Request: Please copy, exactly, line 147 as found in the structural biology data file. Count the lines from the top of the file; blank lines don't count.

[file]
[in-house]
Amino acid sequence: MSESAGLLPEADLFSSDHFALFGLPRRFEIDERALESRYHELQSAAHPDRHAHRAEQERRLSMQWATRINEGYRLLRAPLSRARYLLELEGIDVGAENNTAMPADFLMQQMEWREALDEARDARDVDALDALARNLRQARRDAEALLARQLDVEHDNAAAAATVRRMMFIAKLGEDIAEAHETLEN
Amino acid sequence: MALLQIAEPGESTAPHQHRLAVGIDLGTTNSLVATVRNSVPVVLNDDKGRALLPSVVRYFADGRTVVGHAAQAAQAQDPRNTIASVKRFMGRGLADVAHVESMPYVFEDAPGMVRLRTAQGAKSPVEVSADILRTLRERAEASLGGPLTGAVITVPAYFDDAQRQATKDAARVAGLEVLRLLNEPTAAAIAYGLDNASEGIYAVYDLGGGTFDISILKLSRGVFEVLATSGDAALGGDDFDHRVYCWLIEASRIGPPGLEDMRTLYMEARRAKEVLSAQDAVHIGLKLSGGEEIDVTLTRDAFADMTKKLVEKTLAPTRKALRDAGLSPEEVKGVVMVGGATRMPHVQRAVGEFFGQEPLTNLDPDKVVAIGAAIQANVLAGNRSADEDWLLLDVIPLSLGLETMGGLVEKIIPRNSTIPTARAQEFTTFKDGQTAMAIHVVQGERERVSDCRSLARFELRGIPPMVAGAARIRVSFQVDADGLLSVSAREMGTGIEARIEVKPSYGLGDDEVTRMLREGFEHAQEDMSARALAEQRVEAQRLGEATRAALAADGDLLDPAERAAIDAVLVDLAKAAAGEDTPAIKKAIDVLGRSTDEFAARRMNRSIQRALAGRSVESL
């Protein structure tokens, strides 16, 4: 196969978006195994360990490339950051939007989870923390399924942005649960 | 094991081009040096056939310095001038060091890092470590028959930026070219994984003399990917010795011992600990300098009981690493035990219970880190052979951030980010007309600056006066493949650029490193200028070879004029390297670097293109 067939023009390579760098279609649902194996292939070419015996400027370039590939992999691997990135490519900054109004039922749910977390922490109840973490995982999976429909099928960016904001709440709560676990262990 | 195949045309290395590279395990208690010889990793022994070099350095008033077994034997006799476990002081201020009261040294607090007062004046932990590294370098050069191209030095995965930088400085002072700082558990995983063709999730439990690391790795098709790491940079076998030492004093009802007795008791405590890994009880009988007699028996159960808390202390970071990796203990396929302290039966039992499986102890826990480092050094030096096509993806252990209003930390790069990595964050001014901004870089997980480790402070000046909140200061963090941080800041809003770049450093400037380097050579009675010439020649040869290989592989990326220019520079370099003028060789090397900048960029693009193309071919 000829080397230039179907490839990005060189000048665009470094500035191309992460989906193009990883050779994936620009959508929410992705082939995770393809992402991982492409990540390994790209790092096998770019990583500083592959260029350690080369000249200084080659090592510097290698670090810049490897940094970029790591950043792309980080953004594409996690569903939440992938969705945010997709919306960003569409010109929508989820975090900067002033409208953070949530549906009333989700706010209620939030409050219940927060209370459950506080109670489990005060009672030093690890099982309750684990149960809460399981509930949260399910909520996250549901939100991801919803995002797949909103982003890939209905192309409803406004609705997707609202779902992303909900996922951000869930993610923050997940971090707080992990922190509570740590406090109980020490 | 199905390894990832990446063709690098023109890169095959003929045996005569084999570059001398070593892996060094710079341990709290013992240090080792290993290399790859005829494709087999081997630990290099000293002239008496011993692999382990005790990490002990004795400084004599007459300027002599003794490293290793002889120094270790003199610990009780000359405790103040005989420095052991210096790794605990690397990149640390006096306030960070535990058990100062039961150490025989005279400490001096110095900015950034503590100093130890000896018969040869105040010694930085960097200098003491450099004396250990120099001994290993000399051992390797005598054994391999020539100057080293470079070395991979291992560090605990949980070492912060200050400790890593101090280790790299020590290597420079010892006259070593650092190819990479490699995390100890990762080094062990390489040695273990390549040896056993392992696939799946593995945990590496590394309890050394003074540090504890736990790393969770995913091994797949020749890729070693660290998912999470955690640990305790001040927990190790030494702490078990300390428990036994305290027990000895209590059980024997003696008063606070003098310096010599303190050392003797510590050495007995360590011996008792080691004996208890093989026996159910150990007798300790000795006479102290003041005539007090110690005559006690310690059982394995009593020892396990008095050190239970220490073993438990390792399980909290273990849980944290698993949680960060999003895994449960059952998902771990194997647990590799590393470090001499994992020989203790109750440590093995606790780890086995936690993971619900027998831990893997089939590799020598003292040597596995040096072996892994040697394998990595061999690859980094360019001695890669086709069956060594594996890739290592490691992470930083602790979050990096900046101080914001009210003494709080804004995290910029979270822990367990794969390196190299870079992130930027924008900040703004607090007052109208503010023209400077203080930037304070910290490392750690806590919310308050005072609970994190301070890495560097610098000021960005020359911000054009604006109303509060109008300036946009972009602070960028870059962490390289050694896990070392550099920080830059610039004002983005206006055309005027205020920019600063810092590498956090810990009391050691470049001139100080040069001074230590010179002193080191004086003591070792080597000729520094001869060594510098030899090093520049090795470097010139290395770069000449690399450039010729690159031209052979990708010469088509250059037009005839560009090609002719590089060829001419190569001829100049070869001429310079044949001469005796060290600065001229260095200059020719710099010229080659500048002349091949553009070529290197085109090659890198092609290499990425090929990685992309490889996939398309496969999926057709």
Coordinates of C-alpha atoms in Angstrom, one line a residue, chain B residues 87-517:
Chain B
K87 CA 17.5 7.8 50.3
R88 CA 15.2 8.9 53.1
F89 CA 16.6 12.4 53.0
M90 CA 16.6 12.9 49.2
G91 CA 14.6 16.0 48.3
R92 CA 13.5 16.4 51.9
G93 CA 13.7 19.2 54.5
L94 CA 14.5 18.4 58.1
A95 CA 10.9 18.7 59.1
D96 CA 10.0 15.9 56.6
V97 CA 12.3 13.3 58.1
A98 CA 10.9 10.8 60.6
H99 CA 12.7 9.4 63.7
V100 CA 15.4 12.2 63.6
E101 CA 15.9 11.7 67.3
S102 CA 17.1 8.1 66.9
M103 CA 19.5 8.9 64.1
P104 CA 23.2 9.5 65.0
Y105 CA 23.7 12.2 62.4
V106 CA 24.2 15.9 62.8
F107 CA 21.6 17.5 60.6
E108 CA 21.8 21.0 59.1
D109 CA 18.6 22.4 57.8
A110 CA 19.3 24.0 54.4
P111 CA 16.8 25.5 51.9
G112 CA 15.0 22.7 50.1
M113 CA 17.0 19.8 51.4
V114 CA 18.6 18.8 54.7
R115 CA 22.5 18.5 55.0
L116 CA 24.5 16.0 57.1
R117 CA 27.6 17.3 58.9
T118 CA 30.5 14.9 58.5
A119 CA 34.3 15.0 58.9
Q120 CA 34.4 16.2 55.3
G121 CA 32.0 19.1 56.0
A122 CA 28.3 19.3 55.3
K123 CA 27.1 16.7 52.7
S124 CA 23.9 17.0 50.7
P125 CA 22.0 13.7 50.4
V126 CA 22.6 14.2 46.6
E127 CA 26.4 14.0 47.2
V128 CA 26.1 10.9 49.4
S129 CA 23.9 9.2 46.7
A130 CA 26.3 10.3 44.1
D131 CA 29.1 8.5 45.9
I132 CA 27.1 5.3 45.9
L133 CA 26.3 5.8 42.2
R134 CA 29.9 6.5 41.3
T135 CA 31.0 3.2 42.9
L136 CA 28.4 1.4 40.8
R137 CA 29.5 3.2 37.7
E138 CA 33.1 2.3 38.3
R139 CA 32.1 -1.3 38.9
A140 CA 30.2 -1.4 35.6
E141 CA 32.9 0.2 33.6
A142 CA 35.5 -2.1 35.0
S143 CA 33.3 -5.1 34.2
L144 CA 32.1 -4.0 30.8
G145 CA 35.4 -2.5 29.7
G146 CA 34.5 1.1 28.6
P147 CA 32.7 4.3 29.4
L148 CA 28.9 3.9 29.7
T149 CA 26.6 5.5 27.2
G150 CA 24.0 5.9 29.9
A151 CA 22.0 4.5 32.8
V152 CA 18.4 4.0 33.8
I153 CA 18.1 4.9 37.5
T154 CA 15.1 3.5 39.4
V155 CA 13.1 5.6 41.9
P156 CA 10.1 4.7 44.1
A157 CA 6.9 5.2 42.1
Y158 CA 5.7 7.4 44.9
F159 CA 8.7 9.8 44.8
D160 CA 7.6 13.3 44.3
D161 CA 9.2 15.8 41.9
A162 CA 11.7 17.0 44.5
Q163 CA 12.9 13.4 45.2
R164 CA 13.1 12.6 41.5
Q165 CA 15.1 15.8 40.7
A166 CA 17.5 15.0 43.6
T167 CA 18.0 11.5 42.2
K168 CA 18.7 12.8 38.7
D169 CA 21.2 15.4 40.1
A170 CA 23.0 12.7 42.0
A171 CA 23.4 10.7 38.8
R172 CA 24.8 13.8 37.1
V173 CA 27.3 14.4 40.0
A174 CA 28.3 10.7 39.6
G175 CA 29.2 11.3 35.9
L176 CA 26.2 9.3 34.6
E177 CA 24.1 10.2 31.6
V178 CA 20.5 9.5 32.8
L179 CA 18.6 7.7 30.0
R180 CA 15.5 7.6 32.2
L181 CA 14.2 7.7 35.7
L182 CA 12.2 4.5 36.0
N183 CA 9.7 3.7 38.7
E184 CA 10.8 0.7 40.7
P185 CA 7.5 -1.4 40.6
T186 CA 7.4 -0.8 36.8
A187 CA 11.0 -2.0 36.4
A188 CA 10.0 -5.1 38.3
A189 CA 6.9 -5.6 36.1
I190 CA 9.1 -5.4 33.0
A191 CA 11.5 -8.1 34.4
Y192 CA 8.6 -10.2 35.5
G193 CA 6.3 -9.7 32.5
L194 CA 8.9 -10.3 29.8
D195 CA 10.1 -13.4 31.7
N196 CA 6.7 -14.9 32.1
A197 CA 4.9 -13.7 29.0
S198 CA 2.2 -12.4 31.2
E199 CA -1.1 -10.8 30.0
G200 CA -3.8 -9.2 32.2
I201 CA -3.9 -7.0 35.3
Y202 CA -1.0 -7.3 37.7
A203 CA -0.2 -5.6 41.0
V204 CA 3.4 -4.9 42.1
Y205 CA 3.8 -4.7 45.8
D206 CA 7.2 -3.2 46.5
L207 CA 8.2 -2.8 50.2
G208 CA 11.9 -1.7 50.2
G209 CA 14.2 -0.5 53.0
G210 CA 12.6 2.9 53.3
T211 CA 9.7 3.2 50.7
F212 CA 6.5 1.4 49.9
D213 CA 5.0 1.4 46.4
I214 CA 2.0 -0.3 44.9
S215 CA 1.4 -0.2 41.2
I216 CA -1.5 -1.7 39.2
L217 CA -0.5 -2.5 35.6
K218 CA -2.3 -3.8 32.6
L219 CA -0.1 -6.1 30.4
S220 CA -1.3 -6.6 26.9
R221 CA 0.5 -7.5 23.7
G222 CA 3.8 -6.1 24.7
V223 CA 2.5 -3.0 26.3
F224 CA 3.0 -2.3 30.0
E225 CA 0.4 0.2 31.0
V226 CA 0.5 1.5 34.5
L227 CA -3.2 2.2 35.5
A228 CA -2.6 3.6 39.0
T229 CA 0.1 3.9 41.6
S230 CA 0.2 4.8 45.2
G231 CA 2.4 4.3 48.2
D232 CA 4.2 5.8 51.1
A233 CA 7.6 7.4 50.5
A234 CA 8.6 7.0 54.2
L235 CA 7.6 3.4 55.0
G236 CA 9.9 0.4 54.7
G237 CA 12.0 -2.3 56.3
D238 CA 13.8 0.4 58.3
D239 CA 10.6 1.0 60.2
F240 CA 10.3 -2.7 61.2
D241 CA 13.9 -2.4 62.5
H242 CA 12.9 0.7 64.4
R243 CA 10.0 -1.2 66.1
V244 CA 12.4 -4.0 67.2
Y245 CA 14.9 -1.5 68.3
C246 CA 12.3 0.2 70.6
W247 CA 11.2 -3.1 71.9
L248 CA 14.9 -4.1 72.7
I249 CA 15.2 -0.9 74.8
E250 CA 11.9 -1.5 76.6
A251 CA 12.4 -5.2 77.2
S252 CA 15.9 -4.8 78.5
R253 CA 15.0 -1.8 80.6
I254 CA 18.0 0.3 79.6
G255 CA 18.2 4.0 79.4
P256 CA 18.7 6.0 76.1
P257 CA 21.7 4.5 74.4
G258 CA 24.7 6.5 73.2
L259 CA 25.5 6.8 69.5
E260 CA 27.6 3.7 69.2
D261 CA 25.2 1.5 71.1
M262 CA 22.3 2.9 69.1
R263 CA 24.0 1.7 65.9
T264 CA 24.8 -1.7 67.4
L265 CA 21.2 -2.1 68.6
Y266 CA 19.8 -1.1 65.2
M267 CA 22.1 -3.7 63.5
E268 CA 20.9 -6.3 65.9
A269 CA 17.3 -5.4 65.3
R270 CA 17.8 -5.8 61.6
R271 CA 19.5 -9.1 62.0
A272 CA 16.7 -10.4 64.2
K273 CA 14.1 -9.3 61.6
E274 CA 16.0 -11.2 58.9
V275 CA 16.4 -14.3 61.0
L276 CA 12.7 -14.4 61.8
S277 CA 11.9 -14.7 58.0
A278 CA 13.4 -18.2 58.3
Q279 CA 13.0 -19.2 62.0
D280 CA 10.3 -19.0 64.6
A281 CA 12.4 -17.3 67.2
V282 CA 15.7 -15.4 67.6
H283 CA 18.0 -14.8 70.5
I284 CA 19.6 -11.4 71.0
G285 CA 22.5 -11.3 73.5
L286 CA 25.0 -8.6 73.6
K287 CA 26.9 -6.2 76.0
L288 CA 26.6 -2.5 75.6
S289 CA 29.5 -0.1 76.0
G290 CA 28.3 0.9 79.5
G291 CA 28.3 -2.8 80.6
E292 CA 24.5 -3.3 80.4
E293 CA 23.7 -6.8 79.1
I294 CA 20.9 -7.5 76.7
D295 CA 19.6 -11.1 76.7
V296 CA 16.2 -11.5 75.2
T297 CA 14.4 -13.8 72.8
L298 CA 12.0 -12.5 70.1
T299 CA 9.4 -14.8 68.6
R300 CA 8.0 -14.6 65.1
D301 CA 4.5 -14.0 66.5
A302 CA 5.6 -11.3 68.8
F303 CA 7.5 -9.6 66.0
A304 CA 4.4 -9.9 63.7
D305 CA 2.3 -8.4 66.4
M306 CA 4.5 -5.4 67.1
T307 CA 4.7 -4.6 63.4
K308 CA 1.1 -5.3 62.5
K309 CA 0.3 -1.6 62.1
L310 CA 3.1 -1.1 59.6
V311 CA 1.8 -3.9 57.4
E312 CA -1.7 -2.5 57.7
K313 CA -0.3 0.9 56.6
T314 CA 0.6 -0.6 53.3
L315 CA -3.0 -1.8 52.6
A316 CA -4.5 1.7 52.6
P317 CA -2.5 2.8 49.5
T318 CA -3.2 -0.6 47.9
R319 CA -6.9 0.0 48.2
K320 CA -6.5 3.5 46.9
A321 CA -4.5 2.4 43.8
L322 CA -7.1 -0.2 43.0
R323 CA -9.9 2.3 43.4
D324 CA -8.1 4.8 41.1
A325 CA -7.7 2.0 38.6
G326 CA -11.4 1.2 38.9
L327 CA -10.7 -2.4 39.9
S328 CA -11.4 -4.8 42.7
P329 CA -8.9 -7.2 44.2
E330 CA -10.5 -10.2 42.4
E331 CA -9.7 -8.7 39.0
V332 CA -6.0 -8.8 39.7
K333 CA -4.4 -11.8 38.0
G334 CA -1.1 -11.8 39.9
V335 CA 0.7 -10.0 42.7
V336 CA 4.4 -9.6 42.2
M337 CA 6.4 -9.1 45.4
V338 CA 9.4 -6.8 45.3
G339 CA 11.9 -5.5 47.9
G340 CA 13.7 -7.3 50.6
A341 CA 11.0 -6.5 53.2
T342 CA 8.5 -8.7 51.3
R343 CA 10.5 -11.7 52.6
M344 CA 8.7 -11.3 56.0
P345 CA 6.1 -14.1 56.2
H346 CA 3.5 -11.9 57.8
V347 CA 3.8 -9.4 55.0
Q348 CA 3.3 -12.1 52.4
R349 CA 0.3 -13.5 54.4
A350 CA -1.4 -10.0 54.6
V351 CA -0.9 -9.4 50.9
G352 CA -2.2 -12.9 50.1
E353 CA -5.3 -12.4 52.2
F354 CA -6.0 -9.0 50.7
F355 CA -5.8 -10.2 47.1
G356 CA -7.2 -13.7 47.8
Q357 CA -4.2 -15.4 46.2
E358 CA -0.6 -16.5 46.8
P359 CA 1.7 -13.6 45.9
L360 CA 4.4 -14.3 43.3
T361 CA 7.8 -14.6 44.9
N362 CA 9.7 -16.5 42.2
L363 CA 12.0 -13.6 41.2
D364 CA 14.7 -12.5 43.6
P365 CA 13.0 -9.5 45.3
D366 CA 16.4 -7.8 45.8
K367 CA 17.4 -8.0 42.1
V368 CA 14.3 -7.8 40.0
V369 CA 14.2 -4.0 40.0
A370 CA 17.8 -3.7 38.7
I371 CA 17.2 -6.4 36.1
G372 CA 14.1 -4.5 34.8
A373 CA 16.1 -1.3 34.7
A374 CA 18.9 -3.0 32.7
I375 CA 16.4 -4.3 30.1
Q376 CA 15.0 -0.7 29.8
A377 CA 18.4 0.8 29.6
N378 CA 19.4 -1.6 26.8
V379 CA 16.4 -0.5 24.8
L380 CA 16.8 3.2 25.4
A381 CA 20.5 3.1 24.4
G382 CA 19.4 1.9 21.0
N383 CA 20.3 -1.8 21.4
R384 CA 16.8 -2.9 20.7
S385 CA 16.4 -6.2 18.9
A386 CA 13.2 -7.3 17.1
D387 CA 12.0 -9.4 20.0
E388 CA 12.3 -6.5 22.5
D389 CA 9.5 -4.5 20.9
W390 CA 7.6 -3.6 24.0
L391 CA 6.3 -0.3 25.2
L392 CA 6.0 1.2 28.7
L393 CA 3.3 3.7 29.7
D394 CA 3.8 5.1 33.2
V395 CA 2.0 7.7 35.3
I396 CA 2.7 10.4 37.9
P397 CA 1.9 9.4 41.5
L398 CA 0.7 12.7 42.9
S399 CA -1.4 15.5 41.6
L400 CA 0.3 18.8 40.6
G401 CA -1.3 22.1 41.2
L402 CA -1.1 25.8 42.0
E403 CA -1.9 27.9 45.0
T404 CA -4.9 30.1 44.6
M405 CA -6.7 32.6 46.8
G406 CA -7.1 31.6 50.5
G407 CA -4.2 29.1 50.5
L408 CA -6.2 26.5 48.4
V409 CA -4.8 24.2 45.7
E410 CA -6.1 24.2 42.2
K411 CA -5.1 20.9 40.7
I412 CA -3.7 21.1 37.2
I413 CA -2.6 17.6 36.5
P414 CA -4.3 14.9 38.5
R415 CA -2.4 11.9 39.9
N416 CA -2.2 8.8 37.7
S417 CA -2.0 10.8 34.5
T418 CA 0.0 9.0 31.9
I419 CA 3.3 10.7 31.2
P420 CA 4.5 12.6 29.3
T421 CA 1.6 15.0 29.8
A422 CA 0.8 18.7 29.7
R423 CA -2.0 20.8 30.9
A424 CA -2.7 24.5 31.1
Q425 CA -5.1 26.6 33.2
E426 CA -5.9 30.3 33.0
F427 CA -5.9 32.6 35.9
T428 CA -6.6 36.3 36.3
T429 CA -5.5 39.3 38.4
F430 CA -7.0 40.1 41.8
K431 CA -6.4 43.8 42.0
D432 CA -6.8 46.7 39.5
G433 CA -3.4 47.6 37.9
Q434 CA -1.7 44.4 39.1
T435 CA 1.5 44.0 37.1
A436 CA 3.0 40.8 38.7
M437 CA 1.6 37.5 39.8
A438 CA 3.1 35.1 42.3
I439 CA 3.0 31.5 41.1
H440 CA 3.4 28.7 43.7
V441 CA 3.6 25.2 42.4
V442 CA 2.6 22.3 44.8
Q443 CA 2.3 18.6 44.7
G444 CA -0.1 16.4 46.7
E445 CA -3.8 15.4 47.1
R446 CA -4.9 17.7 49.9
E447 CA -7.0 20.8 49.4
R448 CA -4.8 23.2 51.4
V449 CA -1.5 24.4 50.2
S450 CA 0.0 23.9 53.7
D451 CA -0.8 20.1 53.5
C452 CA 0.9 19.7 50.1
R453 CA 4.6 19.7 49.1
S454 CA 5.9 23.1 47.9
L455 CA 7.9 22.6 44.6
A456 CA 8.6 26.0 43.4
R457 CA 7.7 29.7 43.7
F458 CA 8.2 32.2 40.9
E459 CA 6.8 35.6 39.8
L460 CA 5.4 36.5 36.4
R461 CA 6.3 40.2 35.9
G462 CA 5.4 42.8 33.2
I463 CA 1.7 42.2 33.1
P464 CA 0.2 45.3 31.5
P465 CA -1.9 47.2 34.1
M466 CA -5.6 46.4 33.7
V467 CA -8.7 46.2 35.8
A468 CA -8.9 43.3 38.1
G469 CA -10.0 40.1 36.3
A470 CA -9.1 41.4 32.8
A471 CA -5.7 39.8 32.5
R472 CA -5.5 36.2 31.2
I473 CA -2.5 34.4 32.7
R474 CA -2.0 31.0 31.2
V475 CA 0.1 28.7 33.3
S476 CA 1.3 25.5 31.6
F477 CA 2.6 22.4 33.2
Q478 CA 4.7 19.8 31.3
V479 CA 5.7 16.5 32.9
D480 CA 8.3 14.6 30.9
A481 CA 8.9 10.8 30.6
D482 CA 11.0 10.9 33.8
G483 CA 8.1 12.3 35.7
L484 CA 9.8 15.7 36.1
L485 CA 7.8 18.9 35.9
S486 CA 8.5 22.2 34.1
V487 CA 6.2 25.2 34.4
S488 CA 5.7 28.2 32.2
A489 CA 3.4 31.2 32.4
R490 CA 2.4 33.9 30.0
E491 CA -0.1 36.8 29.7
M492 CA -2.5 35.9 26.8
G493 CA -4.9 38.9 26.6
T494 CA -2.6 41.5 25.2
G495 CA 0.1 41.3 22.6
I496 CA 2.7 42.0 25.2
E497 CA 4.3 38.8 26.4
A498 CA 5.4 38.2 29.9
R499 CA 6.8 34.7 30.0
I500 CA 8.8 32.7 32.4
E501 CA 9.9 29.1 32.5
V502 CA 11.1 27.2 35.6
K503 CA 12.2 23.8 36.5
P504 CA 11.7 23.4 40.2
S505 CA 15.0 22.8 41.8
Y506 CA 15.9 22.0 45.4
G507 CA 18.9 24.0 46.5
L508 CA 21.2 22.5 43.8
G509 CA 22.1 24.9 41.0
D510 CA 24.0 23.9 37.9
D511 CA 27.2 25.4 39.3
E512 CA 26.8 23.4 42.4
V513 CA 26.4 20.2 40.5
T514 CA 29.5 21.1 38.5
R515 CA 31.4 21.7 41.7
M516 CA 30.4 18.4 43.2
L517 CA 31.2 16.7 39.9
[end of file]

L227 CA -3.2 2.2 35.5